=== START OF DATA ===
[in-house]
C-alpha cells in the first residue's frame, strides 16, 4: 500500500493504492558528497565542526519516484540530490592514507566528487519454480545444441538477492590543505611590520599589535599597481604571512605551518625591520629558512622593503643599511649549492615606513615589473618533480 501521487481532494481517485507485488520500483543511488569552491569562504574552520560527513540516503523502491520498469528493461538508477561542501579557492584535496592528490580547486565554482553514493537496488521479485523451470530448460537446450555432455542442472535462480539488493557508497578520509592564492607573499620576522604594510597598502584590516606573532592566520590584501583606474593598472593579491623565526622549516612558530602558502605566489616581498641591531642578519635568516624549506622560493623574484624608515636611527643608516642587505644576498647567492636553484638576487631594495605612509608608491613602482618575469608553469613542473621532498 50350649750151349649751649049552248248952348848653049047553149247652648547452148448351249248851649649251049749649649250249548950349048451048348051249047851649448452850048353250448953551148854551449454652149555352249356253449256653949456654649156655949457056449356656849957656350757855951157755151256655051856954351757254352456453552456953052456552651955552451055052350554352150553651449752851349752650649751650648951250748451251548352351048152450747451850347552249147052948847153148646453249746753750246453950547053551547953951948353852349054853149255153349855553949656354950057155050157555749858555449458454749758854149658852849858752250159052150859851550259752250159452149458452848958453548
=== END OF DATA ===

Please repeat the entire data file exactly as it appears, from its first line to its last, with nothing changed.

[in-house]
C-alpha cells in the first residue's frame, strides 16, 4: 500500500493504492558528497565542526519516484540530490592514507566528487519454480545444441538477492590543505611590520599589535599597481604571512605551518625591520629558512622593503643599511649549492615606513615589473618533480 501521487481532494481517485507485488520500483543511488569552491569562504574552520560527513540516503523502491520498469528493461538508477561542501579557492584535496592528490580547486565554482553514493537496488521479485523451470530448460537446450555432455542442472535462480539488493557508497578520509592564492607573499620576522604594510597598502584590516606573532592566520590584501583606474593598472593579491623565526622549516612558530602558502605566489616581498641591531642578519635568516624549506622560493623574484624608515636611527643608516642587505644576498647567492636553484638576487631594495605612509608608491613602482618575469608553469613542473621532498 50350649750151349649751649049552248248952348848653049047553149247652648547452148448351249248851649649251049749649649250249548950349048451048348051249047851649448452850048353250448953551148854551449454652149555352249356253449256653949456654649156655949457056449356656849957656350757855951157755151256655051856954351757254352456453552456953052456552651955552451055052350554352150553651449752851349752650649751650648951250748451251548352351048152450747451850347552249147052948847153148646453249746753750246453950547053551547953951948353852349054853149255153349855553949656354950057155050157555749858555449458454749758854149658852849858752250159052150859851550259752250159452149458452848958453548